Welcome to the One-Time Bonus Economy, Where Your Pay Doesn’t Go Up

Welcome to the One-Time Bonus Economy, Where Your Pay Doesn’t Go Up

The new trend of companies rewarding employees more often with one-time bonuses and less often with permanent pay increases has drawn greater attention in the aftermath of the Trump tax cuts, as corporations have made flashy announcements about how they are delivering one-off rewards to employees (though not all employees).

The New York Times had a front-page story on Sunday entitled “What Happened to Your Raise? It Could Have Become a Bonus.”

As economics reporter Patricia Cohen writes, “Ordinarily, the jobless rate and wage growth are like two ends of a seesaw: When one drops, the other is supposed to rise. But that link seems broken, and like film-noir detectives, analysts have scrutinized hard-edge statistics and fuzzier psychological indicators for clues about why.”

Part of the reason is that companies are opting to spend less of their profits on higher regular employee paychecks and more on one-time bonuses that, as we’ve seen recently, make for savvy public relations. According to a Times analysis of a survey by Aon Hewitt, a human resources consulting firm, spending on bonuses amounted to an average of 3.1 percent of total compensation budgets in 1991, but by 2017, that share rose to 12.7 percent. Meanwhile, the share dedicated to permanent raises fell from 5 percent to just 2.9 percent.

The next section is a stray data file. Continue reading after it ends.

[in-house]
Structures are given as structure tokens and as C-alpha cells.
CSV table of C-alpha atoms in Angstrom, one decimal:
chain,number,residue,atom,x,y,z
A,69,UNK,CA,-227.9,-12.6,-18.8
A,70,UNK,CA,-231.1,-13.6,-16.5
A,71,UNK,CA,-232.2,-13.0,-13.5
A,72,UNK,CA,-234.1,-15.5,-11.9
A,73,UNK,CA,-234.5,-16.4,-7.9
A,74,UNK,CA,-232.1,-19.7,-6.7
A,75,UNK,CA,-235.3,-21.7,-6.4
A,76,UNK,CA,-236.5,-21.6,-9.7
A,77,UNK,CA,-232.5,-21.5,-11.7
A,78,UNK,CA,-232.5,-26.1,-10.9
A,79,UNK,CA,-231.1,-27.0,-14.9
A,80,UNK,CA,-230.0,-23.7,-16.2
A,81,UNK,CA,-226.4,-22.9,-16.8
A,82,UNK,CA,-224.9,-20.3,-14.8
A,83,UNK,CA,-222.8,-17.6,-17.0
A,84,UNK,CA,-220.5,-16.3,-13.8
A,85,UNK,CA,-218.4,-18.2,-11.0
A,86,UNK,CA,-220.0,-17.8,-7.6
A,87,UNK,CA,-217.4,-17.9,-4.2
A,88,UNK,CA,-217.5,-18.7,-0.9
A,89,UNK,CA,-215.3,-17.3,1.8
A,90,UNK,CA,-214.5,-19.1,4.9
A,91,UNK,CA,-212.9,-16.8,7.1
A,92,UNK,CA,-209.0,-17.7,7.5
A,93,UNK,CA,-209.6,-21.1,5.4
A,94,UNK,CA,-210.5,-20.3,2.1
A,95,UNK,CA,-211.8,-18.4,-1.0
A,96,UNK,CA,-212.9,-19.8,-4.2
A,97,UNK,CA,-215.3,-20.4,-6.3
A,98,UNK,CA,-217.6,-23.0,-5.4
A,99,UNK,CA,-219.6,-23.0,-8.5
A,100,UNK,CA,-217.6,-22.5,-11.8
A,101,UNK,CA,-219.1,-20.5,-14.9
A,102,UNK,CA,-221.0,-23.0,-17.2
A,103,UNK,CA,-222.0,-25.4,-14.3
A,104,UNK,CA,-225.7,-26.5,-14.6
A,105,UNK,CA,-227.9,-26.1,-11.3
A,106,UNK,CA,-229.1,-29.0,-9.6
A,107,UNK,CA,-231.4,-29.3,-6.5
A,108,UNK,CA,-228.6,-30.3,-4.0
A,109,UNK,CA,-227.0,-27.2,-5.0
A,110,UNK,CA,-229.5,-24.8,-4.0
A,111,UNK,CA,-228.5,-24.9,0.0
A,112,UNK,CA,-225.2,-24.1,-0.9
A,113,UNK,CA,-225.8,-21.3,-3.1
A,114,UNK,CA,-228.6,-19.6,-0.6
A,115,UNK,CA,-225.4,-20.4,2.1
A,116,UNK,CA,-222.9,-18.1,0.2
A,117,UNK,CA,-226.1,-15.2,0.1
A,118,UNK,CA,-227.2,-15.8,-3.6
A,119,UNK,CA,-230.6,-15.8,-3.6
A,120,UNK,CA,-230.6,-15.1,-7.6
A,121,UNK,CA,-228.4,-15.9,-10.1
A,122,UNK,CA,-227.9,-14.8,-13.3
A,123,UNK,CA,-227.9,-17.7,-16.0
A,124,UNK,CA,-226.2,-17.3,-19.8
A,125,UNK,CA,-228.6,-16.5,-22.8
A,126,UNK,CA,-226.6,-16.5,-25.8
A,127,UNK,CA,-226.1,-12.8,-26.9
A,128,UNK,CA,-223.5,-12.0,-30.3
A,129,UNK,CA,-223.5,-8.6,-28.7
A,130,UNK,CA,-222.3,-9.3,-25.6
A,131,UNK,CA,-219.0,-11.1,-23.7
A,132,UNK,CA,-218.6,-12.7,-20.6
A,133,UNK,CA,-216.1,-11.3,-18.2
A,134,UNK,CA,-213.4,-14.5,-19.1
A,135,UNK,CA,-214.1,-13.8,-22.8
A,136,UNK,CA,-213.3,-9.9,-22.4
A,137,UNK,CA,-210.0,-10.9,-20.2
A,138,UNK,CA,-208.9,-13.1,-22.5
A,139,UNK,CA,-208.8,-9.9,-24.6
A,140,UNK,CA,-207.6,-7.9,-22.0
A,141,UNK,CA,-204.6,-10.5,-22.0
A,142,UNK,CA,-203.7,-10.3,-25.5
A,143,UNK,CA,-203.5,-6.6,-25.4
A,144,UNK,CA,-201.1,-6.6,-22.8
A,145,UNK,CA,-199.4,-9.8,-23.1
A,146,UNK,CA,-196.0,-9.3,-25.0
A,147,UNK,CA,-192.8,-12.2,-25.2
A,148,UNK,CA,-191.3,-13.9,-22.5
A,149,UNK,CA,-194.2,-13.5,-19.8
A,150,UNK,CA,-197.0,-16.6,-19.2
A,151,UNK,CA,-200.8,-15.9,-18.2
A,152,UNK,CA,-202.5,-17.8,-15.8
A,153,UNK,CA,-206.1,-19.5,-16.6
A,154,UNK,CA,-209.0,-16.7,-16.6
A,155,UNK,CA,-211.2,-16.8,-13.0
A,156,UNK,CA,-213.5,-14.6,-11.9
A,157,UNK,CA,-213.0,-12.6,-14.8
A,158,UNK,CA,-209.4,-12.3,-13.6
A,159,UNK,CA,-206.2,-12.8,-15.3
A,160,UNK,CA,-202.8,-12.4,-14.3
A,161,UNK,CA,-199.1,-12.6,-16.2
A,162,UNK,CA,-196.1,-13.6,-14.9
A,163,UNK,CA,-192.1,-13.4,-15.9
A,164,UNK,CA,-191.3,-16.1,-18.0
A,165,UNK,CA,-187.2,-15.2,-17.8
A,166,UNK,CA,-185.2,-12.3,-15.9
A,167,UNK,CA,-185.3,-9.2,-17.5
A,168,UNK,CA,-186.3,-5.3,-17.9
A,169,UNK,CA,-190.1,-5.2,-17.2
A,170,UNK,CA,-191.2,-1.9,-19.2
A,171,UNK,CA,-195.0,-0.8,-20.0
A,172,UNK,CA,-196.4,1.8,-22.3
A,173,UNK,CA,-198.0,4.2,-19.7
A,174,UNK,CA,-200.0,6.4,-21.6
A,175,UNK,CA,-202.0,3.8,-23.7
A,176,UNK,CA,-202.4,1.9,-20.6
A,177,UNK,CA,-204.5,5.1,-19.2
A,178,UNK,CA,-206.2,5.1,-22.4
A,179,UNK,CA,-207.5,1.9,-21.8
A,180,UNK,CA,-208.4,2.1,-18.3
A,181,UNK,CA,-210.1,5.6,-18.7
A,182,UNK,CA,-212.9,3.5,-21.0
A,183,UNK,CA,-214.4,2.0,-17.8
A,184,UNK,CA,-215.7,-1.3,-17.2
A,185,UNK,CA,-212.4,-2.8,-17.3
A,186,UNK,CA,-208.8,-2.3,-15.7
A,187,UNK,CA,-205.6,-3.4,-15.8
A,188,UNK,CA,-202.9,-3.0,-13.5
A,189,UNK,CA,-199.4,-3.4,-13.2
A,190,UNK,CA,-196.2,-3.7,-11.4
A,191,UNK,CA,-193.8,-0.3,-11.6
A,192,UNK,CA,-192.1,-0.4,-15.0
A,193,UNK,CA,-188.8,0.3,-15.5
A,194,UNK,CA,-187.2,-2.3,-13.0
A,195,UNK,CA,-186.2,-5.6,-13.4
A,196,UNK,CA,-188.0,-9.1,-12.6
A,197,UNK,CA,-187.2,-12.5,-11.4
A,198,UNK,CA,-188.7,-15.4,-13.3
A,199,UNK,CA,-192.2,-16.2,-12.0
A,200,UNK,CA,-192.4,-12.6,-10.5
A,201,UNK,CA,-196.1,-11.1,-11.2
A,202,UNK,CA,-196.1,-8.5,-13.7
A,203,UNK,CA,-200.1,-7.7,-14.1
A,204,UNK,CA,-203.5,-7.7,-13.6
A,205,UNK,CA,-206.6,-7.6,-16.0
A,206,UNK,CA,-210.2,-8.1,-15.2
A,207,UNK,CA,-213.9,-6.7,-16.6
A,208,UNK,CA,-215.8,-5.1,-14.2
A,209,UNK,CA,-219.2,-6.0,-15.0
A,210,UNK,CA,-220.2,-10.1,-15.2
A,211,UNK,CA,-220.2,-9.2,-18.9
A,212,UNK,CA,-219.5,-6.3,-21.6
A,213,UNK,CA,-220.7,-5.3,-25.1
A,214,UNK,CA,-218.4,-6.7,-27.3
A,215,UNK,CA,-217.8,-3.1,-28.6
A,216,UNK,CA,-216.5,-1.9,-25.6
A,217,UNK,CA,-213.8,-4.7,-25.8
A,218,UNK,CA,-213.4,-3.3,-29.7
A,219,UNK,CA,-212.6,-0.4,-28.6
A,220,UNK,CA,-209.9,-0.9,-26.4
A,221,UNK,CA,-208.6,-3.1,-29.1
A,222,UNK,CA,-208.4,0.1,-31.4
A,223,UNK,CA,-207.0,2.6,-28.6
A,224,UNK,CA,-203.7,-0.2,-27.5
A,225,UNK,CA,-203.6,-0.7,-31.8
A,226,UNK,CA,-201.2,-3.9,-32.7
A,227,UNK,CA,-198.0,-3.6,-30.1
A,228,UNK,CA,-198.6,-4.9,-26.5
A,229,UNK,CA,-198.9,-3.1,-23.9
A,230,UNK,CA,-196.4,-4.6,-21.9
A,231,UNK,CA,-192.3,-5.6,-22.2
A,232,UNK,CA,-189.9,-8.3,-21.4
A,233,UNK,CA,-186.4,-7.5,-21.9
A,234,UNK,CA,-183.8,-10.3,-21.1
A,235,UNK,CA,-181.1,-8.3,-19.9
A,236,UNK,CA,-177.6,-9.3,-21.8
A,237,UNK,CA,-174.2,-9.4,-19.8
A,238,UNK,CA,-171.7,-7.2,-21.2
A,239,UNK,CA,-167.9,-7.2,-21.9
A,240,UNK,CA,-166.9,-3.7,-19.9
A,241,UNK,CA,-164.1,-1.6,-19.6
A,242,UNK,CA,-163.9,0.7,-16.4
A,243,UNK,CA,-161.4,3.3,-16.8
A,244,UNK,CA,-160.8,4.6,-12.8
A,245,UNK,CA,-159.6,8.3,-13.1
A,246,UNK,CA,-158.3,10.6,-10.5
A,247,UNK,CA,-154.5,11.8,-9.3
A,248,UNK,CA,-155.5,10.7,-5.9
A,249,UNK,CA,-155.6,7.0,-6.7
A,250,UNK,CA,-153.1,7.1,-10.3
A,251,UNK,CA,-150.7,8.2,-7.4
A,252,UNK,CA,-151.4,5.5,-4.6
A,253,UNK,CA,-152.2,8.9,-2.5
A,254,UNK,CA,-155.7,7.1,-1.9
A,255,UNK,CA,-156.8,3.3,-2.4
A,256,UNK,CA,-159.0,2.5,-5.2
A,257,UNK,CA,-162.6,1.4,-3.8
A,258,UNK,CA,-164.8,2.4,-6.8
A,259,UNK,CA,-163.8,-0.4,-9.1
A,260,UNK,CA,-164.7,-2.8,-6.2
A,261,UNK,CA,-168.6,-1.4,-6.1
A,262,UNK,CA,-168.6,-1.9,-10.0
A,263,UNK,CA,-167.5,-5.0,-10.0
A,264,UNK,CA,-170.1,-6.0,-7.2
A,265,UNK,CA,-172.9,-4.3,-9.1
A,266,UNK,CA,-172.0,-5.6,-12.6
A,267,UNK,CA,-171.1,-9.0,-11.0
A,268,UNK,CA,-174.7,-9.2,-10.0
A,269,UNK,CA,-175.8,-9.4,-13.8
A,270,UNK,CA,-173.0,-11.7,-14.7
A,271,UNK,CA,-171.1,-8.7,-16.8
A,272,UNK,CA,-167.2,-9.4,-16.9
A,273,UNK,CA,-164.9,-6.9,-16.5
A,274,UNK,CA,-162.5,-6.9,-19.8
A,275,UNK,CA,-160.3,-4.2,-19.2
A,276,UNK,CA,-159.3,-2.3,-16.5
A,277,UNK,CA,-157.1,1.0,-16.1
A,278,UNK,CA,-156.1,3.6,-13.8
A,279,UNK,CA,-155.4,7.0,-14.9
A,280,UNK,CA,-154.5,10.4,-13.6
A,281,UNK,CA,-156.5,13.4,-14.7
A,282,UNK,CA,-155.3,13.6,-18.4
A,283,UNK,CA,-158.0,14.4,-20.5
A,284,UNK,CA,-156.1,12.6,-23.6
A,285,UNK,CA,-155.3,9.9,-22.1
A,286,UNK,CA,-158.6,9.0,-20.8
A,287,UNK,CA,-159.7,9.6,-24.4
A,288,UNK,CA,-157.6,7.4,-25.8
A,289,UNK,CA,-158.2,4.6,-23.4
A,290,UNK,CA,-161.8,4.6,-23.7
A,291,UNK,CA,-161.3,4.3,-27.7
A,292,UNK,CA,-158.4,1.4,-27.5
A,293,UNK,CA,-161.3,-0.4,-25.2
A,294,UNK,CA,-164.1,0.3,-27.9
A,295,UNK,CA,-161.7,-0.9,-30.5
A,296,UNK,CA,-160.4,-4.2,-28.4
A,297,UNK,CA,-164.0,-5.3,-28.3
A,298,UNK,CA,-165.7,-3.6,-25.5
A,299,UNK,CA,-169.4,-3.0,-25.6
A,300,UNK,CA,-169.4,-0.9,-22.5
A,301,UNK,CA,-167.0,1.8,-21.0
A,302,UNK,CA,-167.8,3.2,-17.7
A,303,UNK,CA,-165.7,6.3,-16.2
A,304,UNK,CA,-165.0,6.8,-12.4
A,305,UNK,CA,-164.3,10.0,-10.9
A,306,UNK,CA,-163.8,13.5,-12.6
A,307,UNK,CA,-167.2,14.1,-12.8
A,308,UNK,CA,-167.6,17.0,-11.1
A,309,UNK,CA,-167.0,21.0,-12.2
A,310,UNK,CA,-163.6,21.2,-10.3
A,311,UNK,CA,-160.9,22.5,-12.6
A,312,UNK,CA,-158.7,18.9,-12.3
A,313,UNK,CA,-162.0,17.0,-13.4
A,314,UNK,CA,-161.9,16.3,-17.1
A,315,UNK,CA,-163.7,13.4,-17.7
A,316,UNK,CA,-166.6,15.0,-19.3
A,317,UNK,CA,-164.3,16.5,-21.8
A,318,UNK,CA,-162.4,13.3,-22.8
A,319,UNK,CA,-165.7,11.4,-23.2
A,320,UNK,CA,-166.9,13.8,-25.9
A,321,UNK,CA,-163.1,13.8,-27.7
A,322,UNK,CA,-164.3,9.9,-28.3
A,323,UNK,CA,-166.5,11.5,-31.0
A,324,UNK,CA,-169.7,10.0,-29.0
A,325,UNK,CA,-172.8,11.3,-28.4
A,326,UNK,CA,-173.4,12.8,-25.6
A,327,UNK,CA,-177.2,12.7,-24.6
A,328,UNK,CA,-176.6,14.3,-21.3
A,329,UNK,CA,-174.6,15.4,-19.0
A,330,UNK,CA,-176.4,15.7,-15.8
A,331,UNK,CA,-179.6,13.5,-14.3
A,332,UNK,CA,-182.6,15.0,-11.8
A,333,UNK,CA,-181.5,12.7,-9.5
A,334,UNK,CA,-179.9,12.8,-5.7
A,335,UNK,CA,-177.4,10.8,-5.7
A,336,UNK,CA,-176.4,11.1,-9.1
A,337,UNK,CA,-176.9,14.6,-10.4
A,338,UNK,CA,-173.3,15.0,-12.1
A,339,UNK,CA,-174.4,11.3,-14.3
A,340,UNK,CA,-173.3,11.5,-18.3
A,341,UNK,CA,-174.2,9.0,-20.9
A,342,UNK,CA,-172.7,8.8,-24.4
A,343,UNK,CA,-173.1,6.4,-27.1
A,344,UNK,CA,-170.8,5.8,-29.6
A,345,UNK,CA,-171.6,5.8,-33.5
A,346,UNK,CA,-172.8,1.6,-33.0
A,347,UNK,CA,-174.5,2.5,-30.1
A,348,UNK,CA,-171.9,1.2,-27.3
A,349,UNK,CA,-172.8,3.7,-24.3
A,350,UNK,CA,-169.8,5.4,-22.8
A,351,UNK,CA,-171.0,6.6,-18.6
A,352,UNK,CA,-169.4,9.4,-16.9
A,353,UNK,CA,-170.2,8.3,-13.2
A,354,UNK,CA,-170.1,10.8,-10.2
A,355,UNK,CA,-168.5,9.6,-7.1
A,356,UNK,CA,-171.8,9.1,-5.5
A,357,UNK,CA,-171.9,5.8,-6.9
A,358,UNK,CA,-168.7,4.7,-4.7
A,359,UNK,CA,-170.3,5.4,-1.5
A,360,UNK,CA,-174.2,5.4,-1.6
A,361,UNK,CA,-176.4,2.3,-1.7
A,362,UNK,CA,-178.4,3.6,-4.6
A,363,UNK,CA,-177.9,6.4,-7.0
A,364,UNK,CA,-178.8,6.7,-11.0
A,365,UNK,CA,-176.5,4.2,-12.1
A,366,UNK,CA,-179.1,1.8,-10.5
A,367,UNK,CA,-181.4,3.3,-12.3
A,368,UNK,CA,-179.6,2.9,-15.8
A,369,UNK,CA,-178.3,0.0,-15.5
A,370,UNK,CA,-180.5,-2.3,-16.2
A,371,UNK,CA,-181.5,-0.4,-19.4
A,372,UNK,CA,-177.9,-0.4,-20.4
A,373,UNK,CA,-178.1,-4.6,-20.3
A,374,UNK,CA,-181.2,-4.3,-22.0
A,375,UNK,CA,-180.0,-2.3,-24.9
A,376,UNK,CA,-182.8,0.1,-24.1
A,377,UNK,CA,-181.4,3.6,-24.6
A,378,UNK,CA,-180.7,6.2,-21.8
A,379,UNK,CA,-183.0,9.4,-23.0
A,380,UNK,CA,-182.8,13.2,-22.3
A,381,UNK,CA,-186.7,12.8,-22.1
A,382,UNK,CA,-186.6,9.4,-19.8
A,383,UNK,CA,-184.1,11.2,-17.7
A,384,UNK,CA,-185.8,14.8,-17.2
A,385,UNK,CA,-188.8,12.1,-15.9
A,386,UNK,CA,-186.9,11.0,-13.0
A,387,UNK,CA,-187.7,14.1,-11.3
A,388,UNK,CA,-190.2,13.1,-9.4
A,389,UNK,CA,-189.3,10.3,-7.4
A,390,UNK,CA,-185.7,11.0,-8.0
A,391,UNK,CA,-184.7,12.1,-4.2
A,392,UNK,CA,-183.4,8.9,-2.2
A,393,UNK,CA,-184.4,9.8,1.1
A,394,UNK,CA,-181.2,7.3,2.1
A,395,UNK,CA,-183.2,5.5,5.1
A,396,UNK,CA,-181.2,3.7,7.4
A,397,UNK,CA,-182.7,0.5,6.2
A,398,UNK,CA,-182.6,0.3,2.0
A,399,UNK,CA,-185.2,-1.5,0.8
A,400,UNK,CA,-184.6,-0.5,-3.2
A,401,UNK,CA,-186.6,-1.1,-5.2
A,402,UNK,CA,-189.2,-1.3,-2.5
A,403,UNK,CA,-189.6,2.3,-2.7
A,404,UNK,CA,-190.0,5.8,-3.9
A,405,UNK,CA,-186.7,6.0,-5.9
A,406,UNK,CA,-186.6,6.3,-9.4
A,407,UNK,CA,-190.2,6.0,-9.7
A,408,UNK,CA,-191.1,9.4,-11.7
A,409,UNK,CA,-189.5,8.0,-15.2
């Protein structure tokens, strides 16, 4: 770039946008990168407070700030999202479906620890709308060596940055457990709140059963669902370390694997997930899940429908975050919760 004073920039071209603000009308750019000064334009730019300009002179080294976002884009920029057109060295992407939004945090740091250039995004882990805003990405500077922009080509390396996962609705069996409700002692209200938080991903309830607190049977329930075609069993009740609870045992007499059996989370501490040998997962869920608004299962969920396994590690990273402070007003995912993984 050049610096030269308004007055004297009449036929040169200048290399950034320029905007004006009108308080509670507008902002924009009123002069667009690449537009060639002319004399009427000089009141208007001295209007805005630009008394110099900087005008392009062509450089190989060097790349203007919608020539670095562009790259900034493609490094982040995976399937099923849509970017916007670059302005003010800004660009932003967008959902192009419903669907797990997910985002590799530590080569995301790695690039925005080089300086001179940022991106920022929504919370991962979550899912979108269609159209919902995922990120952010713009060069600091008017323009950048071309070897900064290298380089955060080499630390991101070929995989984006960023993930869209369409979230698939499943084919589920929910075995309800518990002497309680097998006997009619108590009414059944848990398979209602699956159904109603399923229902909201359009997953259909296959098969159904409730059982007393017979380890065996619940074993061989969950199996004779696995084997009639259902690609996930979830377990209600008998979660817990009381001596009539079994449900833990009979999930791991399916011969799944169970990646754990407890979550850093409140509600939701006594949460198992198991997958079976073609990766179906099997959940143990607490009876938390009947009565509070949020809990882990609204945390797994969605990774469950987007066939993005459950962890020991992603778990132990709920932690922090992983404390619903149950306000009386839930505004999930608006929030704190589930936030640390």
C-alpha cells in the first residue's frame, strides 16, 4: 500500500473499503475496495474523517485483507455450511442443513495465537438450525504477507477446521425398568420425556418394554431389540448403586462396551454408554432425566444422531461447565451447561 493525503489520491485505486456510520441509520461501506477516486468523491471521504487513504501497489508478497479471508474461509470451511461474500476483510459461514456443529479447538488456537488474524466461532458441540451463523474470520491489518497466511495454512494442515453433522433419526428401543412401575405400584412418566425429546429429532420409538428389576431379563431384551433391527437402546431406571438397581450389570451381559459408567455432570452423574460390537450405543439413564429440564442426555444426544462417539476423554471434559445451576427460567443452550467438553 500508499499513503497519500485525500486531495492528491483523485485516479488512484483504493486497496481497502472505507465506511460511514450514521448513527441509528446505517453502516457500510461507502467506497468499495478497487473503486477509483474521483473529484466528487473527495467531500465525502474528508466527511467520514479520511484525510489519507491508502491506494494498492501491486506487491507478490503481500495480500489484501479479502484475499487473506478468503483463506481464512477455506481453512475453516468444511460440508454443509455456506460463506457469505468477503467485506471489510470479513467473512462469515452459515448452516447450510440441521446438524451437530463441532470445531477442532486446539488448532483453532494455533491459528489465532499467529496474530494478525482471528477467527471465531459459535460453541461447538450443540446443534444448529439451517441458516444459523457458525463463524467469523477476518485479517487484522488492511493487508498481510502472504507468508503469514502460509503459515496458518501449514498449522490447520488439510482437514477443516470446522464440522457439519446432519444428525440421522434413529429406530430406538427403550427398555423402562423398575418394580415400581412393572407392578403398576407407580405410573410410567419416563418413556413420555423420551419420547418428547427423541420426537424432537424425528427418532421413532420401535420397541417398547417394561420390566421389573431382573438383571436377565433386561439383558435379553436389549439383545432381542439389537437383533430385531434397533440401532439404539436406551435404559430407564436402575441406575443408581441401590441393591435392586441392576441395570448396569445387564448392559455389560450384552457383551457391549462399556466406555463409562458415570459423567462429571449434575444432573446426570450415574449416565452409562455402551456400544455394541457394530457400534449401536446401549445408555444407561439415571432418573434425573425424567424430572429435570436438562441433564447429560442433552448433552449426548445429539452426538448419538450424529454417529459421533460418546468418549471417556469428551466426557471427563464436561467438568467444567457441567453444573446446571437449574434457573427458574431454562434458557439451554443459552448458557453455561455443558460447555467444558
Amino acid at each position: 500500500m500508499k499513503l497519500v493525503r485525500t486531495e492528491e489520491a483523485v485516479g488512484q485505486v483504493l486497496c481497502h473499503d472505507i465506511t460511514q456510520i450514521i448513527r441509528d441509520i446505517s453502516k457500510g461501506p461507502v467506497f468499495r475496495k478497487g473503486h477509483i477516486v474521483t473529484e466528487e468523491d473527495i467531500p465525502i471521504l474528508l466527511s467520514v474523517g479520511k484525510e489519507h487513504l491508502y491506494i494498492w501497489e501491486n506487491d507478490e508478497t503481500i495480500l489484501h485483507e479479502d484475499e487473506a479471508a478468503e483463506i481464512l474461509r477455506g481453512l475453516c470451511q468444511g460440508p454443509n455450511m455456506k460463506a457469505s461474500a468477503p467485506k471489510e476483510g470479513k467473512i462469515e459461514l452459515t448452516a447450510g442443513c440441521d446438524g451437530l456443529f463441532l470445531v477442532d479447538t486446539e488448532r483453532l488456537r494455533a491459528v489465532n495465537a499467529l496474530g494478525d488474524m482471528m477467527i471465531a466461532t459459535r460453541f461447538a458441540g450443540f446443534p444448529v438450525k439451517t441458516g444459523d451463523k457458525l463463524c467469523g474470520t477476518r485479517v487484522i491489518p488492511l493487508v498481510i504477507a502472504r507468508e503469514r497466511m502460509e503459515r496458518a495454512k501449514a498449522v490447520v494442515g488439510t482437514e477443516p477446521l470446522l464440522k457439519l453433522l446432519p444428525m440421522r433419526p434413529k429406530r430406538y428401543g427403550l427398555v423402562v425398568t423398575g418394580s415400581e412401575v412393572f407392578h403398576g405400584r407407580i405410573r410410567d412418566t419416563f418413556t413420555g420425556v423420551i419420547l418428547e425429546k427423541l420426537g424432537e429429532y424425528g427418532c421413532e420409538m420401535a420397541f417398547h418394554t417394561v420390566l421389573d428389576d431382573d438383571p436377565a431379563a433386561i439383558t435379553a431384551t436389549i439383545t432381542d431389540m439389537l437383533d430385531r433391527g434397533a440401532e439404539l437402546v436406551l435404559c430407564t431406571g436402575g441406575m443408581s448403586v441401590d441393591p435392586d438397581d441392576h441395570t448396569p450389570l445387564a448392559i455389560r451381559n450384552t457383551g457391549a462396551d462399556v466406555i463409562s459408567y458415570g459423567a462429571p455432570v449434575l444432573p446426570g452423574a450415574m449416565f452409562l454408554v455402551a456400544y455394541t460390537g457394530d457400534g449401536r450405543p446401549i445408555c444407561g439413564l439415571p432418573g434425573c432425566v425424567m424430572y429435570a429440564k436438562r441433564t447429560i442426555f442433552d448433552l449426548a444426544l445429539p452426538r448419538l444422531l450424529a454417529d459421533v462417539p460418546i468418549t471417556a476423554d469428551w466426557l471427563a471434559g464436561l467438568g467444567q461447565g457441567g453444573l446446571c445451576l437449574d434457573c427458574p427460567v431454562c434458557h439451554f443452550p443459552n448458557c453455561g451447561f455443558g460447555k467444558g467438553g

The average worker’s pay has remained stagnant for the past few decades. The shift to a bonus-based economy is part of a larger effort by business leaders to cut labor costs down to the bone. Bonuses, of course, are welcome news for many workers—but not if they’re coming at the expense of a sustained pay bump. 

Permanent salary increases mean higher fixed costs—and slimmer profit margins. One-time bonuses, with no guarantees, are cheaper. As is the outsourcing, union-busting, contracting, on-demanding, and part-timing of the American workforce. That is what is keeping wages low even in a very tight labor market.

The problem is not that corporations don’t have the money to invest in their workforce. It’s that they’re just choosing to plow it all back to the shareholders and CEOs. A recent analysis found that S&P 500 companies have promised $3.7 billion in one-time bonuses and announced more than $157 billion in stock buybacks.

The problem is that even with what many economists say is close to full employment, a tight labor market is apparently not a strong enough countervailing force for sustained pay increases over skimpy one-time bonuses. At one point, unions were that force.